Incarceration & Health – Part I

Incarceration, even for non-violent crimes, becomes a lifelong sentence.

In February 2016, I traveled with some ReThink Health colleagues to St. Paul Minnesota where Jeanne Ayer, the Assistant Commissioner of the Department of Health, and Dana Farley had convened about ~30 people to talk about the connections between Health and Incarceration.

mass-incarceration-graph

Using a set of group thinking tools to shift the way we usually talk and think about the problems, we listened deeply, reflected, and recorded what we heard. Here is some of what we learned:

 

Being in prison and jail makes people sick.

 

In addition to contagious disease, the isolating and often inhumane conditions also cause mental illness including depression and anxiety. There is substantial evidence to support this, including this and related papers. A recent Frontline episode, Solitary Nation, documents the psychologically damaging effects of solitary confinement.

Healthcare services are often insufficient.

 

Because the prison population is more likely to be lower-income, and medically underserved, they also tend to be sicker than the general population. Healthcare services are often insufficient in the state and federal prison systems in the county jails systems. So illnesses, both physical and mental, may become worse in these environments. According to the National Research Council, “The incarcerated populations bears a disproportionate burden of many diseases.”   These same people have difficulty accessing healthcare when they are released.

After people are released from prisons, they are sicker, and have barriers to employment and housing.

 

After people are released from prisons, they are sicker, and more likely abuse drugs and alcohol. This, along with any convicted felon status make it very difficult to find stable employment and housing. Some successful Ban the Box initiatives have focused on these widely used policies the prevent previously incarcerated people from gaining employment and housing. So now only half of the U.S. population is subject to this structural discrimination.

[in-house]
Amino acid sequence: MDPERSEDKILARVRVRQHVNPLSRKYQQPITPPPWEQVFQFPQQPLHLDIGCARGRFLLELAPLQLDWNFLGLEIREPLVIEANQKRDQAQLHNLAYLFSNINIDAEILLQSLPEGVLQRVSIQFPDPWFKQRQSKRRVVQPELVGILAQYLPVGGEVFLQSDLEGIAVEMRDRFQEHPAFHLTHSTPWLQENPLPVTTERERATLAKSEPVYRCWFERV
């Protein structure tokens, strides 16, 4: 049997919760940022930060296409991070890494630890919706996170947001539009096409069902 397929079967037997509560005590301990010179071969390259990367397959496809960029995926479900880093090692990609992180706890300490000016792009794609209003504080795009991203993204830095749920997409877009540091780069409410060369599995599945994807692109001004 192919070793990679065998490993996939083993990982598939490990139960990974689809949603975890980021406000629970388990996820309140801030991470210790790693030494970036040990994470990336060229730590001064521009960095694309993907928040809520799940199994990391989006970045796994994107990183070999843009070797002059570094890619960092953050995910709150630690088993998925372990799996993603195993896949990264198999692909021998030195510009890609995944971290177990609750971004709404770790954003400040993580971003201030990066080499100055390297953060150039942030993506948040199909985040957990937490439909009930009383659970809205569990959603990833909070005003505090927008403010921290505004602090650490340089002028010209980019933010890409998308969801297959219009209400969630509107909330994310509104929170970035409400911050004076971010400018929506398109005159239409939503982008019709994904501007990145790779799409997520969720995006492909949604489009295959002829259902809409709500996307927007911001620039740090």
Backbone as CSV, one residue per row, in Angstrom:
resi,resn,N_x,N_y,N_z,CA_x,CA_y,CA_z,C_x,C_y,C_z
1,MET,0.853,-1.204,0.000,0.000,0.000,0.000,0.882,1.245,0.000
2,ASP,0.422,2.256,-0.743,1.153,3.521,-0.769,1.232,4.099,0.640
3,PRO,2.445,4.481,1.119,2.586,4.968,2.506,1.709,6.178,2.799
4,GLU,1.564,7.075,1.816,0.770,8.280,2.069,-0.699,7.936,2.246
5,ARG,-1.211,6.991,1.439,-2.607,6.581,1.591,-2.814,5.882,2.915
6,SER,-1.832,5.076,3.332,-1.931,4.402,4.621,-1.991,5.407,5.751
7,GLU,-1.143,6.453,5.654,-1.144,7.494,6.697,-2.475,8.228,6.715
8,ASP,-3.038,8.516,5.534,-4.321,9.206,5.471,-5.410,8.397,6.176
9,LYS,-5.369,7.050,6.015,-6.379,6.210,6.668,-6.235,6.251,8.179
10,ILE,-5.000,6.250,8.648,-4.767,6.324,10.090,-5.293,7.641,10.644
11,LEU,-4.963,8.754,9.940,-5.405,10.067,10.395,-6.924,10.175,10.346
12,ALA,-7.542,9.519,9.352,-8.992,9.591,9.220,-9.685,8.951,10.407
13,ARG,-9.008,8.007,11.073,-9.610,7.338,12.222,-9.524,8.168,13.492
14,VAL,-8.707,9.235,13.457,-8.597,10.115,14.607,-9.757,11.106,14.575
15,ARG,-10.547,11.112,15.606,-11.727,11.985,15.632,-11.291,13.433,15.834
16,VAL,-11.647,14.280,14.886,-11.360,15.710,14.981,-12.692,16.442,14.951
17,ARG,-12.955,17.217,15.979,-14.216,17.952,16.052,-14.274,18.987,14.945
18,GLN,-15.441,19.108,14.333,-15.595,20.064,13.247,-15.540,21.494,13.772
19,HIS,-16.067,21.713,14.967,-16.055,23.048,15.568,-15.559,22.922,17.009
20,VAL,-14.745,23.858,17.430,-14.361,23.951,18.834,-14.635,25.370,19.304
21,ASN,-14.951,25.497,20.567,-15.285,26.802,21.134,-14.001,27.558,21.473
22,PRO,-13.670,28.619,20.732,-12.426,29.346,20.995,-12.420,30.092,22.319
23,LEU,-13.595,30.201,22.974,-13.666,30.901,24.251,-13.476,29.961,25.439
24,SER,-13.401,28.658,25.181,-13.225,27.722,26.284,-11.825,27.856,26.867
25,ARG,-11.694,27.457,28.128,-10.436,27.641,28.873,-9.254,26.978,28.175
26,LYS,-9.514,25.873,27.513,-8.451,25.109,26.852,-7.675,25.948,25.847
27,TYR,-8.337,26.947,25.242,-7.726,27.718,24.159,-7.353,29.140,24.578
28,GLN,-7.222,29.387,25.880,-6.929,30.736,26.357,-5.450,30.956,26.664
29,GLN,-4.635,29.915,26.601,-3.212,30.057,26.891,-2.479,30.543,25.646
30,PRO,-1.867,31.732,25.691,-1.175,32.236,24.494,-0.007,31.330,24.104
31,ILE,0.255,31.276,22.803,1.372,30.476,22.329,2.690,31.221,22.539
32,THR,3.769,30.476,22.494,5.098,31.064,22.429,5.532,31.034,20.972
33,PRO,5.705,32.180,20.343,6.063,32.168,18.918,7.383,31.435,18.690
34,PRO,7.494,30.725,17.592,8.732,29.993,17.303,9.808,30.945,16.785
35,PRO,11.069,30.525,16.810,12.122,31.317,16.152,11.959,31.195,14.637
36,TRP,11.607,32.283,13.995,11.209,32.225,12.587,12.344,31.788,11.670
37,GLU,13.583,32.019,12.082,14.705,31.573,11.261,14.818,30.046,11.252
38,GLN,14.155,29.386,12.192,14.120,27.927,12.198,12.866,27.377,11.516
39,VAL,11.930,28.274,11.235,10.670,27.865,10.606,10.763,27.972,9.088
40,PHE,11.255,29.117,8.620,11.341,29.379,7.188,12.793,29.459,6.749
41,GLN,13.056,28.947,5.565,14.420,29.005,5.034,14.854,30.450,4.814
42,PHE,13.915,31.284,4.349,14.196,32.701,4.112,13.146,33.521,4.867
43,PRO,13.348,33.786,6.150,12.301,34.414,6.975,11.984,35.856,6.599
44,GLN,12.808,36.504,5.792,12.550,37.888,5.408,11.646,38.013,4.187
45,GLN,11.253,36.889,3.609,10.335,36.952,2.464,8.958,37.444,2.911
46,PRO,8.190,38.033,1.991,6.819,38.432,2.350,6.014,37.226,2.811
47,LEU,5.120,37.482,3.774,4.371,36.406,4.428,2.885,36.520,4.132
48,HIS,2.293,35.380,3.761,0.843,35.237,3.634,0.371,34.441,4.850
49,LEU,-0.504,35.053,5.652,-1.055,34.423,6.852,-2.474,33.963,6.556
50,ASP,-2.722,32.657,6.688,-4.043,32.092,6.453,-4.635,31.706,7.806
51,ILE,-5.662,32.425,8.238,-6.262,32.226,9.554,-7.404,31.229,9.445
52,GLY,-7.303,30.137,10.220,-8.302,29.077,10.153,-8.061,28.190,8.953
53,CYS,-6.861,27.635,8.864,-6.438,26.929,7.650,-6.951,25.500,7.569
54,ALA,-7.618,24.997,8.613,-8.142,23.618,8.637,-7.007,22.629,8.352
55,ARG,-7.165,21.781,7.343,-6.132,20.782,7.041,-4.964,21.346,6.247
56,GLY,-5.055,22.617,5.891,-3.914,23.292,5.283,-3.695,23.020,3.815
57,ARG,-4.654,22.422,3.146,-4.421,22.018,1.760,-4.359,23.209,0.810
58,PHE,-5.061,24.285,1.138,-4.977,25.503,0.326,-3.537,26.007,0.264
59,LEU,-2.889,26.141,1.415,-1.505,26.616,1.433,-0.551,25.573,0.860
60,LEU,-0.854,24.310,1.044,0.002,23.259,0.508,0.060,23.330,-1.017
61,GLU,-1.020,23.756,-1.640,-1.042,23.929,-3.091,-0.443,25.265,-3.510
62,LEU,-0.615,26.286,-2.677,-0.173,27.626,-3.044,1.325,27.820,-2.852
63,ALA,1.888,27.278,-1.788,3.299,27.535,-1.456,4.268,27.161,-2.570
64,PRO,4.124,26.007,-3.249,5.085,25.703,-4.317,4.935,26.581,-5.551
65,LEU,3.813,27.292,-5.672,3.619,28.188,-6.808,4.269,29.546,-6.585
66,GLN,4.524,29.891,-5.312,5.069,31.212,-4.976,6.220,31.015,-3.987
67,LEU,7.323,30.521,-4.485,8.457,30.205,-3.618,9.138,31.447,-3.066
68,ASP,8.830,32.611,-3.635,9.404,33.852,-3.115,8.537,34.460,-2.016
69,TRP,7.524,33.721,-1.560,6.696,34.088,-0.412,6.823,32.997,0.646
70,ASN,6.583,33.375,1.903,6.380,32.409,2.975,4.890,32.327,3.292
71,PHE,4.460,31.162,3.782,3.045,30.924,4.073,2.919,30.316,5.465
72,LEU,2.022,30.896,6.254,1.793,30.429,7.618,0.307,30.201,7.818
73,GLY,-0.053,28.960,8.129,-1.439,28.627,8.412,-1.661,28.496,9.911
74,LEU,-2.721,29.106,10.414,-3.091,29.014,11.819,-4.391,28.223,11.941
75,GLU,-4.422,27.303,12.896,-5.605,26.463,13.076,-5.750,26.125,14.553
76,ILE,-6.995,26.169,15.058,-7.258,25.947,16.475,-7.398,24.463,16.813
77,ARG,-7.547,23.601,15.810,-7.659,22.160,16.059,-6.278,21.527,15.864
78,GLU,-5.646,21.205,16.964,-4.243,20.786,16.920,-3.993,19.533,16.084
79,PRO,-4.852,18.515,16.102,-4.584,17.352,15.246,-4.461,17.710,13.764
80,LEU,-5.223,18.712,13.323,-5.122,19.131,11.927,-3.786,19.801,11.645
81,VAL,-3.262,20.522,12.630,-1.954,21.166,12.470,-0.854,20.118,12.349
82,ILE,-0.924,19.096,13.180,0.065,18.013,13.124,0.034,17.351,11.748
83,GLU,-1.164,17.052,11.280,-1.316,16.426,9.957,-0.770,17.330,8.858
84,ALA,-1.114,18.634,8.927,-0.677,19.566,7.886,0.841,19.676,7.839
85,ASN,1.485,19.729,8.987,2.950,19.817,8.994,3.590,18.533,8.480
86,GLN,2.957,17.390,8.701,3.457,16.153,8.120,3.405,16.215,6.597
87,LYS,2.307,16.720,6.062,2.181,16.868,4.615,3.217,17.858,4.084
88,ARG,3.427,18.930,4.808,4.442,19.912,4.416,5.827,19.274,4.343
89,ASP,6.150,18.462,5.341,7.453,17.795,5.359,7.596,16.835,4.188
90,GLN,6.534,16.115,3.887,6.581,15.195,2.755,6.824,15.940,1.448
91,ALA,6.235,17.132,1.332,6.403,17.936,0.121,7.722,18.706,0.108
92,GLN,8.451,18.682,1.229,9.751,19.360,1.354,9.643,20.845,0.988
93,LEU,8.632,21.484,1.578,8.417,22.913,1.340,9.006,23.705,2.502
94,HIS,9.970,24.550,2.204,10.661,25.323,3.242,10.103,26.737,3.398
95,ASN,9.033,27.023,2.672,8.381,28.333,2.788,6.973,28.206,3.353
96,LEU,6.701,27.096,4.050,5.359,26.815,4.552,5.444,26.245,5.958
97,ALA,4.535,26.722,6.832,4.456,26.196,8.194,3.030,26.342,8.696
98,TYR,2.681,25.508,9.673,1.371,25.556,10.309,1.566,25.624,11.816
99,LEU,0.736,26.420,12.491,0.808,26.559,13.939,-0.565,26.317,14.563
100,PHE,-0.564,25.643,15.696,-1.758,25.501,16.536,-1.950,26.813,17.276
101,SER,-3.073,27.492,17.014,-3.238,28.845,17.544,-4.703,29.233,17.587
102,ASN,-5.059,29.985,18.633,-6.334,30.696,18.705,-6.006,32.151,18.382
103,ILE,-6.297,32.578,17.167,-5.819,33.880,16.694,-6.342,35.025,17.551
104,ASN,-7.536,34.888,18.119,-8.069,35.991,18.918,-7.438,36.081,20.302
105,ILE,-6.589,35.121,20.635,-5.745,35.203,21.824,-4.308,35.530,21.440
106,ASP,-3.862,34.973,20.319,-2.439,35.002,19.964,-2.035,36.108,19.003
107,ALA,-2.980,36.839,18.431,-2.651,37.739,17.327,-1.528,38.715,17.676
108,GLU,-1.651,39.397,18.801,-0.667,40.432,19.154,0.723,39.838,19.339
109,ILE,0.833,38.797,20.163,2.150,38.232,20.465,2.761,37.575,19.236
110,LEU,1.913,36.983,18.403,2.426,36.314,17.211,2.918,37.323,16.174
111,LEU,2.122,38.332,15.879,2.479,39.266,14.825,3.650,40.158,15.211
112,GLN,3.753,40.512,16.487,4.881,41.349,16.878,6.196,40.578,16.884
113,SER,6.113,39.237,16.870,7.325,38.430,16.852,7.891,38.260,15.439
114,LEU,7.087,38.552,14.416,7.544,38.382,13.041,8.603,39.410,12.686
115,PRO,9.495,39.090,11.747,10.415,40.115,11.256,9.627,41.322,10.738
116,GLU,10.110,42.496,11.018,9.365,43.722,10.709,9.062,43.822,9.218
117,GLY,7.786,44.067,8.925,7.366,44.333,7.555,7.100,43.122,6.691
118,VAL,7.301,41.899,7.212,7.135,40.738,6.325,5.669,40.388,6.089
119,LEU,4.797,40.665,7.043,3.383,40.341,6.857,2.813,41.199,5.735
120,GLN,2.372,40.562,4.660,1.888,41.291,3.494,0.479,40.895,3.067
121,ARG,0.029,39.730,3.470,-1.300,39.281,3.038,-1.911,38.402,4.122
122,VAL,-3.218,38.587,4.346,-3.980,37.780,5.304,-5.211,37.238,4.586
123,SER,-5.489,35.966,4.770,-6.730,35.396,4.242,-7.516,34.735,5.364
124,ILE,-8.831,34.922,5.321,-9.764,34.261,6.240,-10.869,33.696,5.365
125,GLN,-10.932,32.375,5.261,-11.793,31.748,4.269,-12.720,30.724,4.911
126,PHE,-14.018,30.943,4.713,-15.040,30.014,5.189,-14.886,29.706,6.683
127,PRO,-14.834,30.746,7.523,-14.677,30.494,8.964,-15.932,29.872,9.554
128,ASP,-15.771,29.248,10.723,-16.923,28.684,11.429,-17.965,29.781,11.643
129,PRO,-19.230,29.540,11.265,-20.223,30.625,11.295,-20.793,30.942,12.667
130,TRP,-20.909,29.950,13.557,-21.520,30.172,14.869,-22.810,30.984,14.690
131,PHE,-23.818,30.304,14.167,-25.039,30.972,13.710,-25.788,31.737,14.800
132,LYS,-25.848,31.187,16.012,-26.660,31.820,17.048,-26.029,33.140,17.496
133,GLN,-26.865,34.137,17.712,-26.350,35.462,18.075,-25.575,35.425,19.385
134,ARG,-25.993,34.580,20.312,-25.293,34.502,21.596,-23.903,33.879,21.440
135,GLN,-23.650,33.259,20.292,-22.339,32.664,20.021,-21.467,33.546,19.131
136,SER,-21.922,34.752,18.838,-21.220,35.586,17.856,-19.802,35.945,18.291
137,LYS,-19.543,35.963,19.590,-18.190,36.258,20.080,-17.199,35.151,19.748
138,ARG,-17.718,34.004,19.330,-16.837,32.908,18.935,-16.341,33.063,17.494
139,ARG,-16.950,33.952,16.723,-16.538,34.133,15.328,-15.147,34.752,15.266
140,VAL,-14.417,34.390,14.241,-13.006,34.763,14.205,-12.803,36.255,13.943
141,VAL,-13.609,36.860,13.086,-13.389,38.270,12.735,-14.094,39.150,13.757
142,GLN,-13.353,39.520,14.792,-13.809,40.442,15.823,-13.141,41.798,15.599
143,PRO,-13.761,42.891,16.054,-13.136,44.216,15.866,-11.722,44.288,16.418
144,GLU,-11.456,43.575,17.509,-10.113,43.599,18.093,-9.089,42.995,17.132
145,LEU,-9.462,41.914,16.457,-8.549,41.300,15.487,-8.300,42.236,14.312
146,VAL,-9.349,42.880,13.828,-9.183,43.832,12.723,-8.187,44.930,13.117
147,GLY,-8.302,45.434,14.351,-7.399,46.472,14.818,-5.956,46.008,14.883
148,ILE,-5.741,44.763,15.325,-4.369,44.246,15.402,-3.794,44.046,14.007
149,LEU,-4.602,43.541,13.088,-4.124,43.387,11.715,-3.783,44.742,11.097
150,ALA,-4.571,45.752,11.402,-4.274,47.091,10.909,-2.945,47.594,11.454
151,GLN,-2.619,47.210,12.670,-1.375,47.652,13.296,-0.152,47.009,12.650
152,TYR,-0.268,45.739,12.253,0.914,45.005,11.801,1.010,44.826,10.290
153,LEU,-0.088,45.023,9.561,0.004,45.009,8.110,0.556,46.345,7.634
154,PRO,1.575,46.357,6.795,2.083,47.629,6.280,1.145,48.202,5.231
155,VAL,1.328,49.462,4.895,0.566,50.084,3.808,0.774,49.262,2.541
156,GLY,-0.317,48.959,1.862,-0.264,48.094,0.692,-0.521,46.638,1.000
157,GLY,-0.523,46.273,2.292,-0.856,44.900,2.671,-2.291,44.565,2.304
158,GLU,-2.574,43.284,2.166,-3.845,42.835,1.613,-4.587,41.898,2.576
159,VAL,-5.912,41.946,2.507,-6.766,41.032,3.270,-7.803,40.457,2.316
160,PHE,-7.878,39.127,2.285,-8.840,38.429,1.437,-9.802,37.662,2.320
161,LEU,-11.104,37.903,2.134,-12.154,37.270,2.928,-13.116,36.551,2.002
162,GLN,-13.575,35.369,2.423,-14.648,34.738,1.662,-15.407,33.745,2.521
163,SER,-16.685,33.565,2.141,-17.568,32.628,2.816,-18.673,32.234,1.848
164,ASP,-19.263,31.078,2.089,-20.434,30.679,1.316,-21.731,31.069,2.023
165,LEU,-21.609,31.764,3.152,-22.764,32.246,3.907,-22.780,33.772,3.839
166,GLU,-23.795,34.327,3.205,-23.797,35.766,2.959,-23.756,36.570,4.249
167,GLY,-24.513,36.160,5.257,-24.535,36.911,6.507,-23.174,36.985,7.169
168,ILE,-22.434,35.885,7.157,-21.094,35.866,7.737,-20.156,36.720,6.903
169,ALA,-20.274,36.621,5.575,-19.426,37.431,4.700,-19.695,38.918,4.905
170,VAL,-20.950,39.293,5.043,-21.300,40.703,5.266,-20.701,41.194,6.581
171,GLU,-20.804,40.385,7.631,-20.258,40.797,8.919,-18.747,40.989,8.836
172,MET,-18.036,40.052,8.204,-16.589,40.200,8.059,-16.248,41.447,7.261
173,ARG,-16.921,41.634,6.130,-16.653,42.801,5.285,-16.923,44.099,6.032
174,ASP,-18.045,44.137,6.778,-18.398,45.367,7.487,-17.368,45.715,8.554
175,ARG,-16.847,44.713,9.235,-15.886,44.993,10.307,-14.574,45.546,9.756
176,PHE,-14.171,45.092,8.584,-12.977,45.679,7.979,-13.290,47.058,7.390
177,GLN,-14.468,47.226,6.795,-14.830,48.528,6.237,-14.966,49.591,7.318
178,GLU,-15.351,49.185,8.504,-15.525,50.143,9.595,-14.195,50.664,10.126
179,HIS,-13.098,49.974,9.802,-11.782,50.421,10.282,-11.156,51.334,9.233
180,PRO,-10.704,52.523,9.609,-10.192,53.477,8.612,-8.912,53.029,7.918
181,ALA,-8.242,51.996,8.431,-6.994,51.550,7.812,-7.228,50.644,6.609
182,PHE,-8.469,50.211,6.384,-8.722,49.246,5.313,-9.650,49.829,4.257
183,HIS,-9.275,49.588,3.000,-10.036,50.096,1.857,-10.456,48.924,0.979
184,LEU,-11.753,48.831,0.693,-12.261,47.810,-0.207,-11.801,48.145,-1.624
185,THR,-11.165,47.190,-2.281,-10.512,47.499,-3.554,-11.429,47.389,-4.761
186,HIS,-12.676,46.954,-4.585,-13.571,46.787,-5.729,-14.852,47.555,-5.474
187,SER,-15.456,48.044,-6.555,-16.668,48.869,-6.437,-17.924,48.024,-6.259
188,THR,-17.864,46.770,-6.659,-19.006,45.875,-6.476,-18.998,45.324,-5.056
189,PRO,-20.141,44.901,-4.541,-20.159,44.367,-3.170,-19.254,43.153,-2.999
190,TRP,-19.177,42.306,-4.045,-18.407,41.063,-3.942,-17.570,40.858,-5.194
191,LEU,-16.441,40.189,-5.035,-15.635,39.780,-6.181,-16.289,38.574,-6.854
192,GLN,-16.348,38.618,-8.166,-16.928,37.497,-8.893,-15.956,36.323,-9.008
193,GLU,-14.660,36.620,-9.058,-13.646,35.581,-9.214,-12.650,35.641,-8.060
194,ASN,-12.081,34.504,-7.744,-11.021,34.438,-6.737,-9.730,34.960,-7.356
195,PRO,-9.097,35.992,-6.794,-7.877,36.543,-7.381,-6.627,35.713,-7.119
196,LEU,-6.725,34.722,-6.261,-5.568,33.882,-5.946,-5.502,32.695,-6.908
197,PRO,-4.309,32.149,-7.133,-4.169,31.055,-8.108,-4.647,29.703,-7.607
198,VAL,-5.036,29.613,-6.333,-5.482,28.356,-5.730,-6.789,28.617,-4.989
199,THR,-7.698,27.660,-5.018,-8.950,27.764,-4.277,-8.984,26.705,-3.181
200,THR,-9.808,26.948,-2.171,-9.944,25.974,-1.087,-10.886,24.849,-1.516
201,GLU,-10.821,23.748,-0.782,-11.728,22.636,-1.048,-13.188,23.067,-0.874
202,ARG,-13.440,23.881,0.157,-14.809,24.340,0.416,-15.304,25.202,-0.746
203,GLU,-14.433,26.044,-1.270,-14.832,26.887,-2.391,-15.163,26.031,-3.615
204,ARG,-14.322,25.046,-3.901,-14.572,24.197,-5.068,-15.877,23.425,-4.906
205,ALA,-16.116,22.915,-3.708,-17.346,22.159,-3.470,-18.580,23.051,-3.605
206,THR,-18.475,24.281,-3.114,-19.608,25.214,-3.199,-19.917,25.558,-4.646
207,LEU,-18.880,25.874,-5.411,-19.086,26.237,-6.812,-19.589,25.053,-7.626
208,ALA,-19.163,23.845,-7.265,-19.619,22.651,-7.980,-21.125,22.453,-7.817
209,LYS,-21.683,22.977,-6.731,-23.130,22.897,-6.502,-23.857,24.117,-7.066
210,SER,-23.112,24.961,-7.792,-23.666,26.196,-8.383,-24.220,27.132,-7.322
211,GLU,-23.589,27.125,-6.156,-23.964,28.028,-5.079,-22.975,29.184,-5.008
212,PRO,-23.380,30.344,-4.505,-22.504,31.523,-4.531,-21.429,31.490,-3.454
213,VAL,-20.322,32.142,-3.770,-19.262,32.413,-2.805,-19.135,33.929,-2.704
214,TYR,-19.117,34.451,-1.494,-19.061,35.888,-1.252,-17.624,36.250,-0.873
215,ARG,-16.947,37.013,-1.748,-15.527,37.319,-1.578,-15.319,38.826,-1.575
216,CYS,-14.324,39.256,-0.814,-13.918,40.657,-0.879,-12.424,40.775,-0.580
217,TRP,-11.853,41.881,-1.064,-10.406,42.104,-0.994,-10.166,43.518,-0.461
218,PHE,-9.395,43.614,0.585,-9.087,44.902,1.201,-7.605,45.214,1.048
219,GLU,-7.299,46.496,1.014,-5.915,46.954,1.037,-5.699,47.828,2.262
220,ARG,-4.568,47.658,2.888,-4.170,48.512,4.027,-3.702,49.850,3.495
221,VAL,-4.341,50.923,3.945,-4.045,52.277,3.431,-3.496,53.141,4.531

All of these factors make returning to prison a frequent occurrence. Recidivism rates are high for non-violent drug offenses, to some degree because inadequate rehab treatment is available in the institutions, and also of very strict parole requirements. Both are policy choices that have been made, and both are areas to rethink.

Lifelong
So if we put just those causal factors affecting the prison population together, this is a picture of what you get. Notice how these factors create circular chains of cause and effect. As the number of incarcerated people increases, it causes an increase in the negative health effects of incarceration, which causes a decrease (a change in the opposite direction, indicated the “o” by the arrow head) in the health status of the released population. These loops are reinforcing, which means they will cause Incarceration to grow steeply over time. And this is pretty much what we have seen.

Because of the health issues and housing and employment discrimination, incarceration even for non-violent crimes becomes a lifelong sentence.

It’s cruel but not unusual. The system must be changed, and the only way to break reinforcing loops of cause and effect is to break a link or slow the growth of one of the variables.  The green words in the diagram show policy areas that can and should be changed to break these vicious cycles.  Discriminatory housing and employment policies are preventing people from reintegrating after release, so the Ban the Box efforts should be supported and expanded.  It is becoming increasingly clear that lack of healthcare, especially mental health treatment and drug rehabilitation must be addressed.  And at the same time, policing policies, sentencing, and parole policies should be redesigned to support successful re-entry into society. As in many complex problems, the solution will be multi-faceted.

There is more this group in Minnesota covered which I will share in subsequent posts.  But I am curious to hear if any readers have thoughts about this part of the system. I welcome your comments.

Parts II and III of this story are coming soon!

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3 Comments
  • kwile@stcollab.com says:

    In the diagram above, I show stable housing and employment affected health status. Without them, people tend not to take care of their health, because most of their energy is spent simply surviving. Health isn’t the most urgent need until it becomes an emergency. And without stable employment and housing, recidivism is more likely.

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